5. Ask your physio, chiropractor or osteopath to recommend some exercises that you can do with your horse on the ground that involves building up the core strength – carrot stretches are perhaps the best known of these, where the horse is asked to stretch around to each side to reach a carrot and then put his head between his front legs which involves using the core abdominal muscle to lift and round the back

  6. Use half halts and transitions in your ridden work to encourage the horse to develop strength behind the saddle

  7. Incorporate long and low work in your sessions regardless of which discipline the horse is working in – the horse will still need to be engaged and connected and working into a definite contact

  8.  Remember to stretch the horse frequently for recovery periods during his ridden sessions

  9. Don’t confine your ridden work to an arena, use hill work to promote strength and balance, even walking up and down hills in walk will help promote the correct use of the linked chains of muscle but trotting and cantering in a frame uphill when the horse is strong enough will also be hugely beneficial for core development

  10. Use photographs to regularly record condition and topline, they can act as an independent record and save you just relying on eye alone which can be fallible.  The horse should be photographed on flat, level ground and in the same location as it can be easy to change how the image appears with different photography techniques

  11. Accept that interruptions in work level will lead to an inevitable loss of muscle whether this is due to prolonged bad weather, rider injury or horse problems – the muscle will return when the work resumes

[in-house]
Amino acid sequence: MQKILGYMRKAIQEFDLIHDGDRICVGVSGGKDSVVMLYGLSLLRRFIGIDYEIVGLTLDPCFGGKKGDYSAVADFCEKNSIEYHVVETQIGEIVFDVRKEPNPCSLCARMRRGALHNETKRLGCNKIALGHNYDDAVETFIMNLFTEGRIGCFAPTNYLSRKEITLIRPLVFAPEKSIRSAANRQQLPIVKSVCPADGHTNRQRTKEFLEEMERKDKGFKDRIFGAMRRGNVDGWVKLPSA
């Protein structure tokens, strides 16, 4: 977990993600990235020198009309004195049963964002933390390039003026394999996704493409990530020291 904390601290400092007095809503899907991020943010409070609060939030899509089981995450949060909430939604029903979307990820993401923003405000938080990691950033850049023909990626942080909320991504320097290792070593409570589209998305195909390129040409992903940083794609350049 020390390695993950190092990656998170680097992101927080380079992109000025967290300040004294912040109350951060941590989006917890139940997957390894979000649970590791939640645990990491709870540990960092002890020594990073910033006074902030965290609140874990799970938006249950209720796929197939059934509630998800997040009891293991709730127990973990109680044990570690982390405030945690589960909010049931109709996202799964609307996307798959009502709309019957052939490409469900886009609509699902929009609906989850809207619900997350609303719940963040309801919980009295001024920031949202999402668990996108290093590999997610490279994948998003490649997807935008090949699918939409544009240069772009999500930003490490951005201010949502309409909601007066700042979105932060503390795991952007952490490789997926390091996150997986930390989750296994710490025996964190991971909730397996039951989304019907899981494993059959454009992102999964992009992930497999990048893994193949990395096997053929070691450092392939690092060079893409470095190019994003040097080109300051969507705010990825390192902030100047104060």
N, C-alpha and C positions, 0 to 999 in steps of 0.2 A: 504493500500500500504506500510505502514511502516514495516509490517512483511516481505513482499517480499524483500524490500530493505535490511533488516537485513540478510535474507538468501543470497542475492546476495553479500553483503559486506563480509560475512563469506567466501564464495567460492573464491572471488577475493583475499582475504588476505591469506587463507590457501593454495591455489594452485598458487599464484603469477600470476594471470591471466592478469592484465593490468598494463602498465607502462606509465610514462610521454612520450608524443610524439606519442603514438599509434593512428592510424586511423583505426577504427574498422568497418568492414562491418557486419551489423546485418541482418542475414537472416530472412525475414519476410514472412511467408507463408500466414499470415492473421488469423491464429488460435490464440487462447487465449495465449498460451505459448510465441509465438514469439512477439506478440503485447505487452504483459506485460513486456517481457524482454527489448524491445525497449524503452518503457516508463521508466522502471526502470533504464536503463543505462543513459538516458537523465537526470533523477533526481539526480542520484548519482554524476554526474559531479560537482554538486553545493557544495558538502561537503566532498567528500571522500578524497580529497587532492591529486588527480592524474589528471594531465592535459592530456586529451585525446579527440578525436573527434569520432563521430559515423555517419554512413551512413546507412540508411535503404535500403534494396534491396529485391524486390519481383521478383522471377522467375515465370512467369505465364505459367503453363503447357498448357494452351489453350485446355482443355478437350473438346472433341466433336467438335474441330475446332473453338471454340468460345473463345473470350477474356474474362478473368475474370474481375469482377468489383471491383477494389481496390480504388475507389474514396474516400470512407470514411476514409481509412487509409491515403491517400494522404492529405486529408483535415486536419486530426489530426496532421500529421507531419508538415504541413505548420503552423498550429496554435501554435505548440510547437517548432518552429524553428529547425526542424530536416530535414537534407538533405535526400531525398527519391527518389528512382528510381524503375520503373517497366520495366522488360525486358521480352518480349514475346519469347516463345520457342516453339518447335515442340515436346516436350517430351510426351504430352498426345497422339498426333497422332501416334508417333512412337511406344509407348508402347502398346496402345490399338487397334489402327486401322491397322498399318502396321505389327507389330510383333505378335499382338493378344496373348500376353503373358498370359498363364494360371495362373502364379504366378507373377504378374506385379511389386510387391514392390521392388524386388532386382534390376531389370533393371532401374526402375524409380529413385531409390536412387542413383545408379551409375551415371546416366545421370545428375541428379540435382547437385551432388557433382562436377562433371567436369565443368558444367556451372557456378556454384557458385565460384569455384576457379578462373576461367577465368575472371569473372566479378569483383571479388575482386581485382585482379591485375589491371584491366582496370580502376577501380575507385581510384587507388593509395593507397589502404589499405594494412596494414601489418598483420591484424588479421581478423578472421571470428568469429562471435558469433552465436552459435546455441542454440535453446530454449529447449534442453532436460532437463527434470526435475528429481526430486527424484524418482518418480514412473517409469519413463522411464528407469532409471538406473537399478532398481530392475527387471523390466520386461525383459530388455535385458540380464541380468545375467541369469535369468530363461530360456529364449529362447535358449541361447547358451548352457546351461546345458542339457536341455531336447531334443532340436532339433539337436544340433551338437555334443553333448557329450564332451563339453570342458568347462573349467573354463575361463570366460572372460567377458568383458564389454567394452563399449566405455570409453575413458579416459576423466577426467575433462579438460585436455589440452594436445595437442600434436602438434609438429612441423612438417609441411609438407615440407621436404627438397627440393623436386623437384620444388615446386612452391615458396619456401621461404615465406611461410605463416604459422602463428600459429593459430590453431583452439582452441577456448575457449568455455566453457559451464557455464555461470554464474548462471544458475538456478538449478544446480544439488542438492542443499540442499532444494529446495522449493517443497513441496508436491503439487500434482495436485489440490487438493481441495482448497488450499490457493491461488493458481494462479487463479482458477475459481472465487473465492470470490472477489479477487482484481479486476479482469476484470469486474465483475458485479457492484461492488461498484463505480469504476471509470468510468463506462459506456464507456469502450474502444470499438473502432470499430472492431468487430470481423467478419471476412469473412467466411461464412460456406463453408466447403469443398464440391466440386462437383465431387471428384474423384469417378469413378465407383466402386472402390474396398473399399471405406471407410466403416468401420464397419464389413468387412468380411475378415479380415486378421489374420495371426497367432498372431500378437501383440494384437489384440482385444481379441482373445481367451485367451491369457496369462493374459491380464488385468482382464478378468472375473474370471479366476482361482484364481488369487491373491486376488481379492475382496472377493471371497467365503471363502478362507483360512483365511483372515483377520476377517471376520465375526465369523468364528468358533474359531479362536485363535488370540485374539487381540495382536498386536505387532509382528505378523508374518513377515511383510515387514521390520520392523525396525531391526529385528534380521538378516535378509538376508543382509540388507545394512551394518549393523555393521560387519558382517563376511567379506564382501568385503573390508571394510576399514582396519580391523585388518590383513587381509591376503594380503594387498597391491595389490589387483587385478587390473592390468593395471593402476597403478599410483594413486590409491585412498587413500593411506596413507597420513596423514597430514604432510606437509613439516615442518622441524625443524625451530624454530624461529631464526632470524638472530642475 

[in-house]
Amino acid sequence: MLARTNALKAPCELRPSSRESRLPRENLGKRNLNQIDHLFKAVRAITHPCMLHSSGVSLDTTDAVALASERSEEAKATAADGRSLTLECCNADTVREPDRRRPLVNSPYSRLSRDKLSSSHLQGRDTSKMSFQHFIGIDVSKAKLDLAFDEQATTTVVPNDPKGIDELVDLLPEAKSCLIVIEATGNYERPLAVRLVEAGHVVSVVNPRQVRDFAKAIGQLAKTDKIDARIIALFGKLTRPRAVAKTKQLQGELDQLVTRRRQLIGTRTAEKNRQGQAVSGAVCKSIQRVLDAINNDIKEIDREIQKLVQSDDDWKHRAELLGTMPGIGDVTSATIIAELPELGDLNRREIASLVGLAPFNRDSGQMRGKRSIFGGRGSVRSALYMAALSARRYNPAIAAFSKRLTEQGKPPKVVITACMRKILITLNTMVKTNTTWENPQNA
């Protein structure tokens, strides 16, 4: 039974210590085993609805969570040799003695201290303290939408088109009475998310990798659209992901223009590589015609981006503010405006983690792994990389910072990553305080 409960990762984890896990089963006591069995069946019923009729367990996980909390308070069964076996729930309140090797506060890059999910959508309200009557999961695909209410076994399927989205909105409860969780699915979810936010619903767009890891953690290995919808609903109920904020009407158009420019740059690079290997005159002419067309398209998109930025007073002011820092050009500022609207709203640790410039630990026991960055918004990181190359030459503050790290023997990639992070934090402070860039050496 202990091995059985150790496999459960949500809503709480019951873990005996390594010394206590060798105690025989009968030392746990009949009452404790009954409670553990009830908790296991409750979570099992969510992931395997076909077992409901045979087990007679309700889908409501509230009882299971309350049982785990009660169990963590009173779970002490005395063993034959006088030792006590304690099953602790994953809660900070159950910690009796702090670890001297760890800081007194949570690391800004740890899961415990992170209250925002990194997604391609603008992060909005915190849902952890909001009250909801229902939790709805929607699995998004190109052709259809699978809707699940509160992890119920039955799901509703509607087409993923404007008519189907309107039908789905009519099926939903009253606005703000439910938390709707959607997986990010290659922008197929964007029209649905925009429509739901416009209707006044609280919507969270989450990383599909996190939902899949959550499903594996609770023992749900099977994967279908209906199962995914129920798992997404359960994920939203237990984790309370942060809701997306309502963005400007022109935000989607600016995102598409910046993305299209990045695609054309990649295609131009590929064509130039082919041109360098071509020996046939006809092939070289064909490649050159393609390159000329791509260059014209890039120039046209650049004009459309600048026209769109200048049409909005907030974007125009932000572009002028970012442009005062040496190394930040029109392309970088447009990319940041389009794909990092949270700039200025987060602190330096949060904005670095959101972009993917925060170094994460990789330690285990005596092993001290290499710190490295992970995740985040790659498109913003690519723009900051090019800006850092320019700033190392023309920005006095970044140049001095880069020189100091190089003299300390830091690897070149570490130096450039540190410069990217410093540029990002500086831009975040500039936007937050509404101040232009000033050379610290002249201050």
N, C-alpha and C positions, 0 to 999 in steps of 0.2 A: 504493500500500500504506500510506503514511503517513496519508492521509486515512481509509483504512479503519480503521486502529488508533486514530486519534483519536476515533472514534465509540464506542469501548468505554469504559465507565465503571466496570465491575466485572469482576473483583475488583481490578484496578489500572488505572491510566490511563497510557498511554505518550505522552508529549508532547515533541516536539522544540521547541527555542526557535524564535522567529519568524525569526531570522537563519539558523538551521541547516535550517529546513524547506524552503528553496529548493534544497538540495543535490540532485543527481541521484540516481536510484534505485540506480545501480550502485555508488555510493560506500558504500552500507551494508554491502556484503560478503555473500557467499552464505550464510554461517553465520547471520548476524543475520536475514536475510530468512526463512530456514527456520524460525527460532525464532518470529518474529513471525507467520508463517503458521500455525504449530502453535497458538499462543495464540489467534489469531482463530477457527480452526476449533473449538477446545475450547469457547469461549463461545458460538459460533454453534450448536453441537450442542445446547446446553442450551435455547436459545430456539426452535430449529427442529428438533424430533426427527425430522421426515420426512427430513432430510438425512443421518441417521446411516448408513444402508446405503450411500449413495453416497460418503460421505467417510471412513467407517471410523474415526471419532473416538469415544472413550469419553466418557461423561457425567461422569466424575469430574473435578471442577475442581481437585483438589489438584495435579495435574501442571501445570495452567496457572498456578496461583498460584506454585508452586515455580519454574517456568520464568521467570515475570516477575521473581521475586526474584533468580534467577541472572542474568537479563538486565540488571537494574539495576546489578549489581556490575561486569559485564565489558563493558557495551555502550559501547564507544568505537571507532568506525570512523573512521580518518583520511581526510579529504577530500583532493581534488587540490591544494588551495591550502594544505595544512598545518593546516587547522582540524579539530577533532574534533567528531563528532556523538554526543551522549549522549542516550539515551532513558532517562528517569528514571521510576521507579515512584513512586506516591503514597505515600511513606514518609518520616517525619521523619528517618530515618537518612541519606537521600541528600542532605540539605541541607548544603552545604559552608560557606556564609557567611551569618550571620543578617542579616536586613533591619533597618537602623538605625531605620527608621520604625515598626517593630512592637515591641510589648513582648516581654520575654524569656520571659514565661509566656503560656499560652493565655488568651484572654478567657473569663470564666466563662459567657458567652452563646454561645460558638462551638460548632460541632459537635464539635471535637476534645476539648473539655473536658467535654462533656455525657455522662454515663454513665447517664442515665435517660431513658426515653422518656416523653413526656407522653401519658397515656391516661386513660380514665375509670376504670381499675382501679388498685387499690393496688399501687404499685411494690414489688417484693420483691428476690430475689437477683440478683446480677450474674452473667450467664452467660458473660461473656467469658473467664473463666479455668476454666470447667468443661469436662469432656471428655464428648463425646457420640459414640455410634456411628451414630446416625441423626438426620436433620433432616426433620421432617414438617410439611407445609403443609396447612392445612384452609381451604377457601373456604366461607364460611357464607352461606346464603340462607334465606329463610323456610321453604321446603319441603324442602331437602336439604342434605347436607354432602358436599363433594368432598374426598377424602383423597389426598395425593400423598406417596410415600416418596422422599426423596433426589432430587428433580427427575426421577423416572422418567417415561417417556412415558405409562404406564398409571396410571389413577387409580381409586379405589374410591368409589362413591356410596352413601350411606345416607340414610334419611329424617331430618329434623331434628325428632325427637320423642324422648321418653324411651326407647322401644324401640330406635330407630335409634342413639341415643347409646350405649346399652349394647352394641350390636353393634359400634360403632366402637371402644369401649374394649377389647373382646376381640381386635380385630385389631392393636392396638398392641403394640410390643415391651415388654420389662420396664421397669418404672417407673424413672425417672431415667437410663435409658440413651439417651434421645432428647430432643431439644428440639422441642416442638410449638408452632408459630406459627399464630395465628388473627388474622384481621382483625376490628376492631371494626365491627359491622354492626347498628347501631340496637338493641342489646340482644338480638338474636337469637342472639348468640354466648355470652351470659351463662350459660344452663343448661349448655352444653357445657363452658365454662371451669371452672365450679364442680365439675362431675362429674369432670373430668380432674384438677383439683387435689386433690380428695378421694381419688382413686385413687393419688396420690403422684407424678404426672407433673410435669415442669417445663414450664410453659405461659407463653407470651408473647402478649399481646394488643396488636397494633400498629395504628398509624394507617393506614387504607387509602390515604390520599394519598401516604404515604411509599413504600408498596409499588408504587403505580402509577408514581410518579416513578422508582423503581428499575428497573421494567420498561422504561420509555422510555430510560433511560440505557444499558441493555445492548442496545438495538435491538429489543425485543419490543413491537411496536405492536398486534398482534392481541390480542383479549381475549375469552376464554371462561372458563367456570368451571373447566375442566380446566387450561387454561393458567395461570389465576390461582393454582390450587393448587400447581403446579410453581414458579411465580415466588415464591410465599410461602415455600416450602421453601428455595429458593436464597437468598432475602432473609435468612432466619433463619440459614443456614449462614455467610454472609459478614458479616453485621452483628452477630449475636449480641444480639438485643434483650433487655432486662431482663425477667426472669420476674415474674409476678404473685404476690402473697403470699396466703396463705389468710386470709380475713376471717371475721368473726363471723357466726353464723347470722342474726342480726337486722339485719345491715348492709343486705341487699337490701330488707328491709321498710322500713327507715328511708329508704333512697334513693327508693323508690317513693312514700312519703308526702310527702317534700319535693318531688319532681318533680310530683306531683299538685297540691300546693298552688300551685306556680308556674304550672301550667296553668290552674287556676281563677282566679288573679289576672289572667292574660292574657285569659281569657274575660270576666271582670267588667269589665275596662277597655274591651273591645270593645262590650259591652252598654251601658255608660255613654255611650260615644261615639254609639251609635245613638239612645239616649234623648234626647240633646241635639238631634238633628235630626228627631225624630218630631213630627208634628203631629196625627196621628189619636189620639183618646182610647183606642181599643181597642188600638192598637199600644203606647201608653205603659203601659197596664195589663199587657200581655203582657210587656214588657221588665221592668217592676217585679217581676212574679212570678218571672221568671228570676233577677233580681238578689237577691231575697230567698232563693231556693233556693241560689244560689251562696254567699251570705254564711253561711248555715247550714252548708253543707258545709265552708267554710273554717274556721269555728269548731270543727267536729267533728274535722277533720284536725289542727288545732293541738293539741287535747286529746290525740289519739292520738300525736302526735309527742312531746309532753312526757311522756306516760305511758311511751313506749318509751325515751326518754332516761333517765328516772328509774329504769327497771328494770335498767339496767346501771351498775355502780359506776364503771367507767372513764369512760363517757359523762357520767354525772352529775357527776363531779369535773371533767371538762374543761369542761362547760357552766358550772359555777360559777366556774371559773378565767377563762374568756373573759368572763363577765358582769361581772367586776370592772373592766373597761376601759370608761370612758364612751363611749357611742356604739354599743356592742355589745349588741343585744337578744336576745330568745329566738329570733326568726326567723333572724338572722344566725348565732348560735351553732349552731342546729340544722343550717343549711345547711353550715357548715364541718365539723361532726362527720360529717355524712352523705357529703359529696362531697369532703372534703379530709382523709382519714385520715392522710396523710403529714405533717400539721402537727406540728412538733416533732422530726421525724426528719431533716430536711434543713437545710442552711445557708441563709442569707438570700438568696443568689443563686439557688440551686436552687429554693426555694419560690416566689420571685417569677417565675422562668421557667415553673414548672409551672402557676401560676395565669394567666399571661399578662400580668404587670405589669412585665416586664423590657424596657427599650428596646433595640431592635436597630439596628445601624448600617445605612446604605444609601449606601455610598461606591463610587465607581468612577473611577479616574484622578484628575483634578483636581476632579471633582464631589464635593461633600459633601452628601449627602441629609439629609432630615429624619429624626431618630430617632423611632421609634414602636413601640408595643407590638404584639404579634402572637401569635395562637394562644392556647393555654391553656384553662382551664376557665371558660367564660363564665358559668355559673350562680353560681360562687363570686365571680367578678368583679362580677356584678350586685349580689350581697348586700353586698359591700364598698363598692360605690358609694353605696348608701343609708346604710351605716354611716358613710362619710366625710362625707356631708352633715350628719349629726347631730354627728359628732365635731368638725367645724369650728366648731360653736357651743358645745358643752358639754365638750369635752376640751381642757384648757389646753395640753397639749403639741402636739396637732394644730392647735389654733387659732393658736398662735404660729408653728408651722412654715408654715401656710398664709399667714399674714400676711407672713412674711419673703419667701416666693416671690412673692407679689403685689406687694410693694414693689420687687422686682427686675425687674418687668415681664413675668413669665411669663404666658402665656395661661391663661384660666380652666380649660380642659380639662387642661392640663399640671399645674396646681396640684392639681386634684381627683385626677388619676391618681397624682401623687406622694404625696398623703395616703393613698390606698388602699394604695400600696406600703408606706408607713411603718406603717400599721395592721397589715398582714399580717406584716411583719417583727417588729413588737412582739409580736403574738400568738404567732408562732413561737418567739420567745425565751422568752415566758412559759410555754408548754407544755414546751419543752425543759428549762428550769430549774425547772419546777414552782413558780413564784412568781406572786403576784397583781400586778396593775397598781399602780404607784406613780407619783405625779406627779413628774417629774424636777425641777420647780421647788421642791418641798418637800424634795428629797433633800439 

Developing a good topline on your horse as with many things concerning the horse is not just about one sole factor like feed or work; good topline develops because there is a well-managed routine for the horse which is appropriate for his age with progressive and correctly structured training.  Crucially, there must also be an absence of pain and discomfort which sounds obvious but creeping age issues can manifest slowly and are not always obvious.  

Some horses will always naturally seem to have a better topline than others and this can be dictated by age and breed type and also the type of work the horse is doing.  It is always important to look at your horse as an individual and take a holistic view of his age, condition and workload and try not to constantly compare him with other horses who may be totally alternative types and subject to vastly different care and ridden programs.


Avatar photo
About Anne Forsberg

Anne has been riding since she was only 5 years old and she's been obsessed with horses ever since. An avid horsewoman now, she loves horses and this sport more than anything else, sharing stories and info that she hopes will be helpful and meaningful to anyone who's on their path to become a better horse owner, a better rider and why not, a better person. Learn more about Seriously Equestrian's Editorial Process.